JACKSON, MS (WLBT) – The City of Jackson is taking a look at a breed specific dog ban.
Ordinances are already in effect in neighboring Clinton and Ridgeland.
The city's Rules Committee held a meeting Monday where they revisited the 2006 Dangerous Dog Ordinance.
Its chairman wants to strengthen the city law and include a ban of pit bulls.
The pit bull attack that claimed the life of a six-year-old Terry girl has prompted Jackson city leaders to re-examine its Dangerous Dog Ordinance.
Rules Committee Chairman Jeff Weill Sr. is trying to garner support for a ban specific breed targeting pit bulls.
Weill said many residents are terrorized by the dogs and afraid to walk in their neighborhoods because the animals are chained near the street and appear threatening.
"I don't want to be the next victim," said Pastor Willis Washington Jr.
Washington lives on Highland Drive and agrees with Weill.
He petitioned the committee to ban pit bulls.
"Since this dog has moved next door I go out to my storage shed in the back yard with an ax in my hand because again you don't know when they're gonna attack," said Washington.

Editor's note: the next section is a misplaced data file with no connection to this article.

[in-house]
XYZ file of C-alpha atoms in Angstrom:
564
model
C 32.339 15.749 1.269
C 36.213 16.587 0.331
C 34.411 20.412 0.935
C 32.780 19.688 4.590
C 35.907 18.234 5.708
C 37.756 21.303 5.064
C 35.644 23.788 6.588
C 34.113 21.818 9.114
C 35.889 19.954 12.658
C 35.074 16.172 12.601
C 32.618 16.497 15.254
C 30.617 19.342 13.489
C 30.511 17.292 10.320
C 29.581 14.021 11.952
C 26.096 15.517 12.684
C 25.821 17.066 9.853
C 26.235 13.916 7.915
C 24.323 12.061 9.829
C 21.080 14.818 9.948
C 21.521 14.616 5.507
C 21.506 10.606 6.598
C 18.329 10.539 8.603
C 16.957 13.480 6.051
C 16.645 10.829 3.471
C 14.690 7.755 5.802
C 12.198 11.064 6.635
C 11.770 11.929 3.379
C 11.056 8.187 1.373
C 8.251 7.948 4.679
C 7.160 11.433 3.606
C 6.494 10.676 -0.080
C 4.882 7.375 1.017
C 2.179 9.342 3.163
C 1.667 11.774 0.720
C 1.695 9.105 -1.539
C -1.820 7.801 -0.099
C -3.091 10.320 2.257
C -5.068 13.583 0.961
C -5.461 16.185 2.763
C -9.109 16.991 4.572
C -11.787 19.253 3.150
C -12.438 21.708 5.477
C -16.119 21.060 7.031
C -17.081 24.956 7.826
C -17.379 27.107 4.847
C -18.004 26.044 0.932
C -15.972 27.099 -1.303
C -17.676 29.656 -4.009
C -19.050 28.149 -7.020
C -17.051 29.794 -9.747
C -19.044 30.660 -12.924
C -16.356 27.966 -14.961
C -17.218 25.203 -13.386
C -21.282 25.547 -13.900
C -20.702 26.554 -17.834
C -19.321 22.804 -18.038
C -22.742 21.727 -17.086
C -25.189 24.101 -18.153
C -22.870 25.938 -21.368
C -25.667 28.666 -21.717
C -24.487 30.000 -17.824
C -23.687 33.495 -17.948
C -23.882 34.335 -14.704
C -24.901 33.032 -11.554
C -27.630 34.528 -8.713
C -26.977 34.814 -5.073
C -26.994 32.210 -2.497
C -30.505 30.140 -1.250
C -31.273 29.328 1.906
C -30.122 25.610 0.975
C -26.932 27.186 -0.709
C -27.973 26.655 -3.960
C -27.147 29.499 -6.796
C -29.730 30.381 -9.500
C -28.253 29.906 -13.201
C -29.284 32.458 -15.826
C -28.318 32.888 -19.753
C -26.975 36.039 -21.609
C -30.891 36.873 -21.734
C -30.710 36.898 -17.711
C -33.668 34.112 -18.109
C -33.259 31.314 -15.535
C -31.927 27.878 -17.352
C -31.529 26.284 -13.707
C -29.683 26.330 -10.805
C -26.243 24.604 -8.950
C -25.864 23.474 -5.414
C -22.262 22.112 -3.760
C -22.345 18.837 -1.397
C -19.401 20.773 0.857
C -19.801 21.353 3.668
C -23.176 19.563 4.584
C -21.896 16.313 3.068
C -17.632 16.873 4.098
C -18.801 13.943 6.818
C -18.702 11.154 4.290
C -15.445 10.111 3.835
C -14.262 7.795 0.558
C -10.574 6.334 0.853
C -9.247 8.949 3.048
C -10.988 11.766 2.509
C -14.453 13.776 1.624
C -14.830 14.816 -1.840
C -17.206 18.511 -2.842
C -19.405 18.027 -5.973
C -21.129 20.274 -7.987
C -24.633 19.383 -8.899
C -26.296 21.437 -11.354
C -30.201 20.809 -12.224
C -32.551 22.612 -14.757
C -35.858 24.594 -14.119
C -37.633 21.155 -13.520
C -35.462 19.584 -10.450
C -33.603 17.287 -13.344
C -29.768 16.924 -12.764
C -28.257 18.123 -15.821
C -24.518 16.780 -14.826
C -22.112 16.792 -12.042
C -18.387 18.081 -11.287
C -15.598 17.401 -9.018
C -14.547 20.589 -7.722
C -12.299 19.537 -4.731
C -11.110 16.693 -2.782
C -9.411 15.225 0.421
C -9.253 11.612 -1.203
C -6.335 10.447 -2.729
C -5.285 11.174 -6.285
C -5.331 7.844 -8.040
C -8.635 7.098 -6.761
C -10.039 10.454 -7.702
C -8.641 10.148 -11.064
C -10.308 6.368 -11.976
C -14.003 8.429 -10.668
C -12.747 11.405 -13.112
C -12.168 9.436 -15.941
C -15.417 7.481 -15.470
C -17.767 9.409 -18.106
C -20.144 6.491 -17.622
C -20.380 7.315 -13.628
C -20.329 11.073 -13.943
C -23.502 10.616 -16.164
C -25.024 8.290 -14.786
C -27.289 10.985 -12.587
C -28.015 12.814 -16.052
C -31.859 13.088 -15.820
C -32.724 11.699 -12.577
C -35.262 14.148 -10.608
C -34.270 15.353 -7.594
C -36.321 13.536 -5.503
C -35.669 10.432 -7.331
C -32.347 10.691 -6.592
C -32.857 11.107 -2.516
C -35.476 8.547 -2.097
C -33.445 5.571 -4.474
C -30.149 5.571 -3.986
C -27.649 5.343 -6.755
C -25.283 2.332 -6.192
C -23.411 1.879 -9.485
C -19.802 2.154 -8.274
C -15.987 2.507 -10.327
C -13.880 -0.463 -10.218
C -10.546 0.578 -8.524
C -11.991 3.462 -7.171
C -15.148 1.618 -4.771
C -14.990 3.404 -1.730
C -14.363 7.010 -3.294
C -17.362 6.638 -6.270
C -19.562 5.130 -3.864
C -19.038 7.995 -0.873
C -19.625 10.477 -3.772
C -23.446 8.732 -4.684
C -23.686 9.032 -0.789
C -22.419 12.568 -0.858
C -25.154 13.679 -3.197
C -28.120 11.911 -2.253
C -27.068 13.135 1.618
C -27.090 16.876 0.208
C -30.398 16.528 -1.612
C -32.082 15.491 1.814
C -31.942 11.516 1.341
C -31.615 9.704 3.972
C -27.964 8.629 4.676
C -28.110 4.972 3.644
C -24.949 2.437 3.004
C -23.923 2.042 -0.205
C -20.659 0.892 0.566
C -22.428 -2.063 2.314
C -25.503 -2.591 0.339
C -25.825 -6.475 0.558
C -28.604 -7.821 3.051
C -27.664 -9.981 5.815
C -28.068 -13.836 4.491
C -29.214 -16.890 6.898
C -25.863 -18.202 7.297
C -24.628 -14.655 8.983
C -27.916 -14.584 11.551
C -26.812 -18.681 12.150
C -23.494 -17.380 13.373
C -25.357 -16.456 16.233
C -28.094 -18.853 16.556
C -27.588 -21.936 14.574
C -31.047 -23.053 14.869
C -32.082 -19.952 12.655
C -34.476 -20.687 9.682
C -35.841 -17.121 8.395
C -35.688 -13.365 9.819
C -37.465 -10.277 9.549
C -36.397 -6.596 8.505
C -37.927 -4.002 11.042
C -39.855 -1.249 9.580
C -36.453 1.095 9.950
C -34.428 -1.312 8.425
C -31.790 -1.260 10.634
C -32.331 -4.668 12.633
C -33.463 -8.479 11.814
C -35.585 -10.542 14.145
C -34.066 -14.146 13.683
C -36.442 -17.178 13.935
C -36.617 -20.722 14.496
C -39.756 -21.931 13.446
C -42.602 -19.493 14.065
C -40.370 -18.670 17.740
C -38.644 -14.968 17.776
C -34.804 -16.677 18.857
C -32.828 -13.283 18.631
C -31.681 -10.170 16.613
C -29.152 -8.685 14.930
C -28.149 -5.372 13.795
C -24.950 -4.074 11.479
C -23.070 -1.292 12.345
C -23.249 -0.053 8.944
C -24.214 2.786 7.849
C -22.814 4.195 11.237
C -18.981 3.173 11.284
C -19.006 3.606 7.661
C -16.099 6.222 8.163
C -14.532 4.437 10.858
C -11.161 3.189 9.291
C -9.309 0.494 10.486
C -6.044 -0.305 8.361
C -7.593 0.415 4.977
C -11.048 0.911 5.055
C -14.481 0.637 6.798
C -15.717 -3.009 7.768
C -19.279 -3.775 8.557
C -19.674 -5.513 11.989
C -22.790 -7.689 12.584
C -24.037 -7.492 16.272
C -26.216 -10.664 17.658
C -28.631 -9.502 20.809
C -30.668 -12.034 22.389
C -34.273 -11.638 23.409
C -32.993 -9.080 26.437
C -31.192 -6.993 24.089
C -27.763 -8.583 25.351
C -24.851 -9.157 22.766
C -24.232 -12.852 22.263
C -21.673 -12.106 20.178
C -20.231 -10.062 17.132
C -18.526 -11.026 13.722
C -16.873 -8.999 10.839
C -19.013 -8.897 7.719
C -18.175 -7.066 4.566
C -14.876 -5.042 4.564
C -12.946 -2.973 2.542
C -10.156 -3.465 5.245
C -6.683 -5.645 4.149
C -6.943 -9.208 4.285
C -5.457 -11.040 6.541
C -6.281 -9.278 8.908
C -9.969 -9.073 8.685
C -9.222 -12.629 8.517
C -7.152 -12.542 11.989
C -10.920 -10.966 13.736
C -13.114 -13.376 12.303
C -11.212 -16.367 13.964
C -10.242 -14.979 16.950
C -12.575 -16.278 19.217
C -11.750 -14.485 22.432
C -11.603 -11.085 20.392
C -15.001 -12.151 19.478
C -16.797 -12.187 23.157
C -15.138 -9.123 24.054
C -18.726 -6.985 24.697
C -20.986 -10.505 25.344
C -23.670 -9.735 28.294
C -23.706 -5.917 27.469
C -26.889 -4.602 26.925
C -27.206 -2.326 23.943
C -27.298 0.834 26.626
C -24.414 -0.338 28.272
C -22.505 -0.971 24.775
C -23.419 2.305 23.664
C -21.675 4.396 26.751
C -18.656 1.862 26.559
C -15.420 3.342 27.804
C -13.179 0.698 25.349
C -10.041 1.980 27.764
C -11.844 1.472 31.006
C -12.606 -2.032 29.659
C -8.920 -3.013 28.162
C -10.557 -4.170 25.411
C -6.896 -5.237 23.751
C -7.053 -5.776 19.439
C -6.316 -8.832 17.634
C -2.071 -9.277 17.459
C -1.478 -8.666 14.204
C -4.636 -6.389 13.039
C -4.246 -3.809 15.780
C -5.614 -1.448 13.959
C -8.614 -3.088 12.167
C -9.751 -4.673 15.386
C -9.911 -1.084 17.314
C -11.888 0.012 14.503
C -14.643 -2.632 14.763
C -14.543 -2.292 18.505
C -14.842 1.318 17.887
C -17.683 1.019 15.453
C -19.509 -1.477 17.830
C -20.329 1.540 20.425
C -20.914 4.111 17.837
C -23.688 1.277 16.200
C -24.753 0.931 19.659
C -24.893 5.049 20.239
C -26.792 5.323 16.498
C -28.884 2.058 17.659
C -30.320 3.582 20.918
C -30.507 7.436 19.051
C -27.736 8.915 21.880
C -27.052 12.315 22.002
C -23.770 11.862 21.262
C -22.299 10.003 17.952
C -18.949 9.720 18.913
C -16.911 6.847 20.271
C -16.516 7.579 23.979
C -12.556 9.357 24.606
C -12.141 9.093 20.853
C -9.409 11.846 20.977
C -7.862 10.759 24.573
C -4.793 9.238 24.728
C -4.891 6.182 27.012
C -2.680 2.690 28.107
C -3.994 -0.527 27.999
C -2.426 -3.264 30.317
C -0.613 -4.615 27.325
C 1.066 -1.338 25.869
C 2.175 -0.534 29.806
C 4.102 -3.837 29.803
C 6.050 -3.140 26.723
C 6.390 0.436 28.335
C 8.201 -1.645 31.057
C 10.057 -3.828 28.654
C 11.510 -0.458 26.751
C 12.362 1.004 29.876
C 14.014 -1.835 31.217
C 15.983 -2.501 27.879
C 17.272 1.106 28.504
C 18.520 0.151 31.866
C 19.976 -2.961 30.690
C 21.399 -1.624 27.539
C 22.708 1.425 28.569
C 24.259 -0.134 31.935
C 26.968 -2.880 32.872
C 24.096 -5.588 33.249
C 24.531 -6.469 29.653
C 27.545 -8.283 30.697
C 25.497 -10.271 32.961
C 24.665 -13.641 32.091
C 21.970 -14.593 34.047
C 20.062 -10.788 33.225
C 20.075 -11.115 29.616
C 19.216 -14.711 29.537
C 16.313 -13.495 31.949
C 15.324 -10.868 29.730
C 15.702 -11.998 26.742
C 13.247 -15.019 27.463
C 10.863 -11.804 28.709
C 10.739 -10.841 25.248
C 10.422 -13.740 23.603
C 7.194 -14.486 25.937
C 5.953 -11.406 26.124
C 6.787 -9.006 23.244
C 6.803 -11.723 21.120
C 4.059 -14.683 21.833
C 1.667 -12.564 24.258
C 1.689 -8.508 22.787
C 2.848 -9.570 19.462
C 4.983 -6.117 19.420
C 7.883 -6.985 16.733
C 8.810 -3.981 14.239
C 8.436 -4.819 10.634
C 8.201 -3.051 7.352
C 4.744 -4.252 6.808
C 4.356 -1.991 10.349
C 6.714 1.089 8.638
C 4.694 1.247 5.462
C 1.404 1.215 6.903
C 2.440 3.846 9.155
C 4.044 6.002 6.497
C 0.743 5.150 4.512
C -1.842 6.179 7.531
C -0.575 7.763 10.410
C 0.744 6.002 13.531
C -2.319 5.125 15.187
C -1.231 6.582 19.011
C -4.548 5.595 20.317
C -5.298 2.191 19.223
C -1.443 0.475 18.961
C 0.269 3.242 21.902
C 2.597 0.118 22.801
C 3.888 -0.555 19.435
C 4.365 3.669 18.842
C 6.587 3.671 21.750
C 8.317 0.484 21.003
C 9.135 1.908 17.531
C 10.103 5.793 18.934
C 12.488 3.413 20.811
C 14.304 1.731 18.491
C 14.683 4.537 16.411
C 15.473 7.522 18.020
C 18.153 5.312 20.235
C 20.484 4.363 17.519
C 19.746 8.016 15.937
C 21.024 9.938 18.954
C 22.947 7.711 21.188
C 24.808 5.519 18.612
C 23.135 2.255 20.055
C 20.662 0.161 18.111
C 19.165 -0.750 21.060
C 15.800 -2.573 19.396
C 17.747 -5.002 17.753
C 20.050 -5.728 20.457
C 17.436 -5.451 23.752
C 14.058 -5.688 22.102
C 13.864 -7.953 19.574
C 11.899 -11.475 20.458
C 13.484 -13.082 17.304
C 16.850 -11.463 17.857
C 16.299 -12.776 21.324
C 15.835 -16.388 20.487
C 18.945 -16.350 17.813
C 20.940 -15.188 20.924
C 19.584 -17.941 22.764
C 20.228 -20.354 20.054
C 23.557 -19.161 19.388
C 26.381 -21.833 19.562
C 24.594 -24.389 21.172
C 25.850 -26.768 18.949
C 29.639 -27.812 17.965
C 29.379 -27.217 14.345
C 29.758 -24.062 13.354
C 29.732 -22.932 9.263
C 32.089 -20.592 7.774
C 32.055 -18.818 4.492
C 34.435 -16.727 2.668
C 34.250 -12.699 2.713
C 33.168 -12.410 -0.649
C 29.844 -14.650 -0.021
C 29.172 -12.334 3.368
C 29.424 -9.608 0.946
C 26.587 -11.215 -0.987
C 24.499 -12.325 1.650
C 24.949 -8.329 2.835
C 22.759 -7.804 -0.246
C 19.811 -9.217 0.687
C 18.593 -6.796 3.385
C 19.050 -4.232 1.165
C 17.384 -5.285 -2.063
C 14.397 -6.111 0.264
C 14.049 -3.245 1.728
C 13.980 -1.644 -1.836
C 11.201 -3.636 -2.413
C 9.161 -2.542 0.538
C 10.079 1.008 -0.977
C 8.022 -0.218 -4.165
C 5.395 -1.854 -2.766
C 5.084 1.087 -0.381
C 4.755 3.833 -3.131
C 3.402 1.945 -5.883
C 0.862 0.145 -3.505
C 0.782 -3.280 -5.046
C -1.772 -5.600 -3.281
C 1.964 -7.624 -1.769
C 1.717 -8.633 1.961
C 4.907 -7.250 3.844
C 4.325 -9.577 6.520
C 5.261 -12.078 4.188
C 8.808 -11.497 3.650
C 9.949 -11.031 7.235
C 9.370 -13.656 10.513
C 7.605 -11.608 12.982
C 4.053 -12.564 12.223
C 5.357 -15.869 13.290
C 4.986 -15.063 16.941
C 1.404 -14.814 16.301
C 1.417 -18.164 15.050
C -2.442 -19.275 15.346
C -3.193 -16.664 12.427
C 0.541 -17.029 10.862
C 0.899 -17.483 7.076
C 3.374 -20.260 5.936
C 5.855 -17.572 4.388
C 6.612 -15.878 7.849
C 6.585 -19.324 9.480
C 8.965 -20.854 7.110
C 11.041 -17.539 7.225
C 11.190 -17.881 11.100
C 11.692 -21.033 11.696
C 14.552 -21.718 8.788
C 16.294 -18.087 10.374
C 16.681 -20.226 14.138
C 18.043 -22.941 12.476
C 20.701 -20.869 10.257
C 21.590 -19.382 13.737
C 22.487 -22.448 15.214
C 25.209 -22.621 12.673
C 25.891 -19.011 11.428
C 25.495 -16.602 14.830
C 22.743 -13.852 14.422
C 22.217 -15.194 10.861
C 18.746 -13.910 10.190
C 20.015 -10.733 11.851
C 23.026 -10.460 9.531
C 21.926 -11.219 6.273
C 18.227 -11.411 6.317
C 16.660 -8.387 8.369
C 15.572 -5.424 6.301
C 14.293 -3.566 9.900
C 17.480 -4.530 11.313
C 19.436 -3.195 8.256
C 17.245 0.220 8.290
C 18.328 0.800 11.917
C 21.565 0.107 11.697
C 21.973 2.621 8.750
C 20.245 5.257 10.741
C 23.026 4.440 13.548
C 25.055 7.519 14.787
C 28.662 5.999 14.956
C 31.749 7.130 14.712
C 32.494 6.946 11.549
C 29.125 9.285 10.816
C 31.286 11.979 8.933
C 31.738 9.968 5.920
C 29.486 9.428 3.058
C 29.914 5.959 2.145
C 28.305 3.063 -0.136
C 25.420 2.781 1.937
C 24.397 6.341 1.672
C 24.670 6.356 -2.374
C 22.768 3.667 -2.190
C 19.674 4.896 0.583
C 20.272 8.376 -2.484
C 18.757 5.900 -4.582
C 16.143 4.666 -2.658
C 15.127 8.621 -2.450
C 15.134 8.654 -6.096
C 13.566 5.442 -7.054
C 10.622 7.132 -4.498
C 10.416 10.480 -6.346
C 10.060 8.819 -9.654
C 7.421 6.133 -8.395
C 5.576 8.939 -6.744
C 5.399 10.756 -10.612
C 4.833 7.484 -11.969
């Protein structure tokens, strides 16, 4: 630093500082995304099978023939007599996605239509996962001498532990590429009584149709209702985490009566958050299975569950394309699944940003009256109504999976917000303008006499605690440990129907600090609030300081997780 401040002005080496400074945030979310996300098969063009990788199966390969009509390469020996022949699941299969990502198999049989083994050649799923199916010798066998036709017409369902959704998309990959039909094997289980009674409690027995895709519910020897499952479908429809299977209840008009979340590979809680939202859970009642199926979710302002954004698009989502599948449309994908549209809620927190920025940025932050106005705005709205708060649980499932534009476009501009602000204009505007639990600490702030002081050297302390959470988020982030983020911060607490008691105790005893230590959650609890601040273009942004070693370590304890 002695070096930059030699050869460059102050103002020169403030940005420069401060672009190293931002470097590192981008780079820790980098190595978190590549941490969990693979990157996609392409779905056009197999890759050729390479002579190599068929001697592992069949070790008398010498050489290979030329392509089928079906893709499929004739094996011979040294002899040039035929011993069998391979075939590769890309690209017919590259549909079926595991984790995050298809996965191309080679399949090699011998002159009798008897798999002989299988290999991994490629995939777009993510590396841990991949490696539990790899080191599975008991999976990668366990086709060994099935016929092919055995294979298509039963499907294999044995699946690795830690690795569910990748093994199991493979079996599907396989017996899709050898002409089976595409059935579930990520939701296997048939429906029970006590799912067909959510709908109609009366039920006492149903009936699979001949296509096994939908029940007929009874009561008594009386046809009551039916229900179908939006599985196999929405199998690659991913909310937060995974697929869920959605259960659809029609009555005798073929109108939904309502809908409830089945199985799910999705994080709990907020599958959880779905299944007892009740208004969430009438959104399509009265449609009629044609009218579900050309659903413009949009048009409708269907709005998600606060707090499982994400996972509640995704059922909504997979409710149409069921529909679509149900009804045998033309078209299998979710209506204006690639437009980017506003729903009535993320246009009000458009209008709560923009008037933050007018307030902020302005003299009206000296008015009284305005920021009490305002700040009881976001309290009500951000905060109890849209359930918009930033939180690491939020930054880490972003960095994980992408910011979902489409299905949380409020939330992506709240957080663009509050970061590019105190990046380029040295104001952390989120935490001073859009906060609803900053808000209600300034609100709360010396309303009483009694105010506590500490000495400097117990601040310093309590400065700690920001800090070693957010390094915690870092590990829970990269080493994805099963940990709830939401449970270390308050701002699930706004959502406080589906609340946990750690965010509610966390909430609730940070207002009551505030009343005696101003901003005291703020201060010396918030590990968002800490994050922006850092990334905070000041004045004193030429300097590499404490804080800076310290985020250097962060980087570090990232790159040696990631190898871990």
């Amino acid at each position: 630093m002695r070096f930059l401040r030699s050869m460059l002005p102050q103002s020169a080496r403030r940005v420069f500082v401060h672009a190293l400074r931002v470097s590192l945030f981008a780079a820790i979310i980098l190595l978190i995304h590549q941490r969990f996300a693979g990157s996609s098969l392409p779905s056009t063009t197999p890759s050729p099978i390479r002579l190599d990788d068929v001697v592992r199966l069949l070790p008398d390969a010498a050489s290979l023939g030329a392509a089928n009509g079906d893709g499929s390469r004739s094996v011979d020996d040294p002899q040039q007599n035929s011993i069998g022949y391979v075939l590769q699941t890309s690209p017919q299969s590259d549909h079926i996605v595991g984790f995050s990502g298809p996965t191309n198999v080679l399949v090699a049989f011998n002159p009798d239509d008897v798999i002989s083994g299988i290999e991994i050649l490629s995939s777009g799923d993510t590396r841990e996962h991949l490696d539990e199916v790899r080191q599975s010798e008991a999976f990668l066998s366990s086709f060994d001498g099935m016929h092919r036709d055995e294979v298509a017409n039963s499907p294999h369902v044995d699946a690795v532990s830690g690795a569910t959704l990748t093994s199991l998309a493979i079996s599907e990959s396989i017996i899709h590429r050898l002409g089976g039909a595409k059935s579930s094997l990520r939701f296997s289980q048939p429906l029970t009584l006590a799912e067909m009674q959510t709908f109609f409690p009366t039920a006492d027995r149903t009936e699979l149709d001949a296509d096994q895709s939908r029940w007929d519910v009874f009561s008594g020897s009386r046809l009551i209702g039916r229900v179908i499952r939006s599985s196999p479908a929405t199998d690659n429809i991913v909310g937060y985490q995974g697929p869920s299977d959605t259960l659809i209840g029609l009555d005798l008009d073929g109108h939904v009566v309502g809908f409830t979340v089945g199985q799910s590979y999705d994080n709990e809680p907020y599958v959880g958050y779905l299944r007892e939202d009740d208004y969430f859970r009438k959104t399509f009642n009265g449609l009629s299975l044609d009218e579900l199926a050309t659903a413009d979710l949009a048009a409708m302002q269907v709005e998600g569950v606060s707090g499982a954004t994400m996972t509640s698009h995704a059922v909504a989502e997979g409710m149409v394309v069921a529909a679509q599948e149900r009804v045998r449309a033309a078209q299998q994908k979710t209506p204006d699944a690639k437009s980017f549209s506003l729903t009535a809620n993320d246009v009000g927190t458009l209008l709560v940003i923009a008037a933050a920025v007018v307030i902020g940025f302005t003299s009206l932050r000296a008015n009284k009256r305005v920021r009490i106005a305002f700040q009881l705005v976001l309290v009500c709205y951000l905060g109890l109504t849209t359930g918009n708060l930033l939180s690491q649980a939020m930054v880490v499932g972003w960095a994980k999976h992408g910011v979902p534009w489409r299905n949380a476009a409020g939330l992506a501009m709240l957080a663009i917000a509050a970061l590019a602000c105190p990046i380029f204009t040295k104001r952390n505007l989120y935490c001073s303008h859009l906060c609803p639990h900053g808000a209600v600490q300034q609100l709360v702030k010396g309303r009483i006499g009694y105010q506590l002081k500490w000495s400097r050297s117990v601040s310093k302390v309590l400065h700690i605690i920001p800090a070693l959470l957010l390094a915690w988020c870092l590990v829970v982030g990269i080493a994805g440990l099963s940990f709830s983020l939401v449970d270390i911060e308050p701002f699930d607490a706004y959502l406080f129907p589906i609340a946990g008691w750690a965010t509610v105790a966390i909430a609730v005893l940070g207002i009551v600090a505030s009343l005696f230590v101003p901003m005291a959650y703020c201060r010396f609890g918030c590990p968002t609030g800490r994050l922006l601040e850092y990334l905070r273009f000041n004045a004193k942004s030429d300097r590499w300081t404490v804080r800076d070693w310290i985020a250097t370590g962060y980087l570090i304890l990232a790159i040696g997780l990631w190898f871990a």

"It is against the law to allow animals to molest passersby or passing vehicles," said JPD Deputy Chief Gerald Jones who oversees the 10 member Animal Control Unit.
Jones is working with the committee to strengthen the current ordinance.
He said there have been eight dog attacks since December, five of them were on humans.
Two of those attacks were by pit bull mix breeds.
"I do believe that pit bulls are dangerous; that's my sense. I think they should be banned," said Ward Two Councilman Chokwe Lumumba, one of three city representatives at the rules meeting.
"I still continue to believe it is not the perfect solution that we've got to have a way to determine dangerous dogs both from a practical and a legal standpoint," said Ward Seven Councilwoman Margaret Barrett Simon.
Council members Weill, Lumumba and Stokes support a pit bull ban.
Bluntson, Tillman, Yarber and Barrett Simon oppose the breed specific ban.
"Unfortunately there's not a majority of the council that wants to ban specific breeds of dogs like pit bulls. So what we've try to do is figure out why we're having this problem and what exactly we need to do to make it better," said Weill.
The ward one councilman has asked the city's legal department to craft a pit bull ban ordinance to be submitted to the rules committee.
The chairman wants a review and if needed a rewording of that ban ordinance before sending it to the full council for vote.
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